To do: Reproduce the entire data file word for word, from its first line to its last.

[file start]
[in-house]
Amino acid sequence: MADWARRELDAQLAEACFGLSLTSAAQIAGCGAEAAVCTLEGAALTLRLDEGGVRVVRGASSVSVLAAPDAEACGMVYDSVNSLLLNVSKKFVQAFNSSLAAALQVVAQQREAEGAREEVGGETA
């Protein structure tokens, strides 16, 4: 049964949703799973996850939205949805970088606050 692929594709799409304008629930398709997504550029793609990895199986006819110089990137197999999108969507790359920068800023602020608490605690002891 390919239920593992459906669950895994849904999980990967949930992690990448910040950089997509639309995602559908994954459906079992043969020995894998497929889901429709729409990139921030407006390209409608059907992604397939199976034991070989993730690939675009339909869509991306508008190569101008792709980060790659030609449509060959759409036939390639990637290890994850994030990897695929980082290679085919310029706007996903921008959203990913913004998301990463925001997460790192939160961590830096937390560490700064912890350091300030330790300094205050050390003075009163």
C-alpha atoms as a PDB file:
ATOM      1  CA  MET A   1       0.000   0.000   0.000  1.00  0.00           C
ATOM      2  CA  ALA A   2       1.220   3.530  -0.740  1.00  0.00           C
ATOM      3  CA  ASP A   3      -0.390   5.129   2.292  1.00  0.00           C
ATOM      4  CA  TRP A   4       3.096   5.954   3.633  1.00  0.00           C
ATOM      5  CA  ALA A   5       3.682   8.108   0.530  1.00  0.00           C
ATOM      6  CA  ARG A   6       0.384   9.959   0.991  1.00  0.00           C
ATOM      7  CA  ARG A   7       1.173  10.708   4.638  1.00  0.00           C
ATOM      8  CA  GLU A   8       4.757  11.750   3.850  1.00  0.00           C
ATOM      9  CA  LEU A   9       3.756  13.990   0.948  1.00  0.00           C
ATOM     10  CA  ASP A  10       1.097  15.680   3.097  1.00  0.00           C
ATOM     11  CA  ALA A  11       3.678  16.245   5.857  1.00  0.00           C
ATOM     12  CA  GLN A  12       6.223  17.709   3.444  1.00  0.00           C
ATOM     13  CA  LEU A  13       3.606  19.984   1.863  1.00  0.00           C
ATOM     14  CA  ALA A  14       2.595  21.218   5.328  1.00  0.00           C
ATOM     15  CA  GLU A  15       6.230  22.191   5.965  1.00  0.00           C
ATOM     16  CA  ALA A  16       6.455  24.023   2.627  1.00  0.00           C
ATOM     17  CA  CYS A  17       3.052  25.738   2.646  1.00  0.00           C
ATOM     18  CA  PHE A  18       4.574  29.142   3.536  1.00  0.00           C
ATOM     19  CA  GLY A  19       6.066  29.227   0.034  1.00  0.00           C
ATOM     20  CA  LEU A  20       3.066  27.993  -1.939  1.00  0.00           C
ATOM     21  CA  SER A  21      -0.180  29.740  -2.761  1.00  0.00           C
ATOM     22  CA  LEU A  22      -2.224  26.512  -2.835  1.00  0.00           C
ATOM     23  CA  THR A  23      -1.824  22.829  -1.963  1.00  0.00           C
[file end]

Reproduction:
[in-house]
Amino acid sequence: MADWARRELDAQLAEACFGLSLTSAAQIAGCGAEAAVCTLEGAALTLRLDEGGVRVVRGASSVSVLAAPDAEACGMVYDSVNSLLLNVSKKFVQAFNSSLAAALQVVAQQREAEGAREEVGGETA
């Protein structure tokens, strides 16, 4: 049964949703799973996850939205949805970088606050 692929594709799409304008629930398709997504550029793609990895199986006819110089990137197999999108969507790359920068800023602020608490605690002891 390919239920593992459906669950895994849904999980990967949930992690990448910040950089997509639309995602559908994954459906079992043969020995894998497929889901429709729409990139921030407006390209409608059907992604397939199976034991070989993730690939675009339909869509991306508008190569101008792709980060790659030609449509060959759409036939390639990637290890994850994030990897695929980082290679085919310029706007996903921008959203990913913004998301990463925001997460790192939160961590830096937390560490700064912890350091300030330790300094205050050390003075009163």
C-alpha atoms as a PDB file:
ATOM      1  CA  MET A   1       0.000   0.000   0.000  1.00  0.00           C
ATOM      2  CA  ALA A   2       1.220   3.530  -0.740  1.00  0.00           C
ATOM      3  CA  ASP A   3      -0.390   5.129   2.292  1.00  0.00           C
ATOM      4  CA  TRP A   4       3.096   5.954   3.633  1.00  0.00           C
ATOM      5  CA  ALA A   5       3.682   8.108   0.530  1.00  0.00           C
ATOM      6  CA  ARG A   6       0.384   9.959   0.991  1.00  0.00           C
ATOM      7  CA  ARG A   7       1.173  10.708   4.638  1.00  0.00           C
ATOM      8  CA  GLU A   8       4.757  11.750   3.850  1.00  0.00           C
ATOM      9  CA  LEU A   9       3.756  13.990   0.948  1.00  0.00           C
ATOM     10  CA  ASP A  10       1.097  15.680   3.097  1.00  0.00           C
ATOM     11  CA  ALA A  11       3.678  16.245   5.857  1.00  0.00           C
ATOM     12  CA  GLN A  12       6.223  17.709   3.444  1.00  0.00           C
ATOM     13  CA  LEU A  13       3.606  19.984   1.863  1.00  0.00           C
ATOM     14  CA  ALA A  14       2.595  21.218   5.328  1.00  0.00           C
ATOM     15  CA  GLU A  15       6.230  22.191   5.965  1.00  0.00           C
ATOM     16  CA  ALA A  16       6.455  24.023   2.627  1.00  0.00           C
ATOM     17  CA  CYS A  17       3.052  25.738   2.646  1.00  0.00           C
ATOM     18  CA  PHE A  18       4.574  29.142   3.536  1.00  0.00           C
ATOM     19  CA  GLY A  19       6.066  29.227   0.034  1.00  0.00           C
ATOM     20  CA  LEU A  20       3.066  27.993  -1.939  1.00  0.00           C
ATOM     21  CA  SER A  21      -0.180  29.740  -2.761  1.00  0.00           C
ATOM     22  CA  LEU A  22      -2.224  26.512  -2.835  1.00  0.00           C
ATOM     23  CA  THR A  23      -1.824  22.829  -1.963  1.00  0.00           C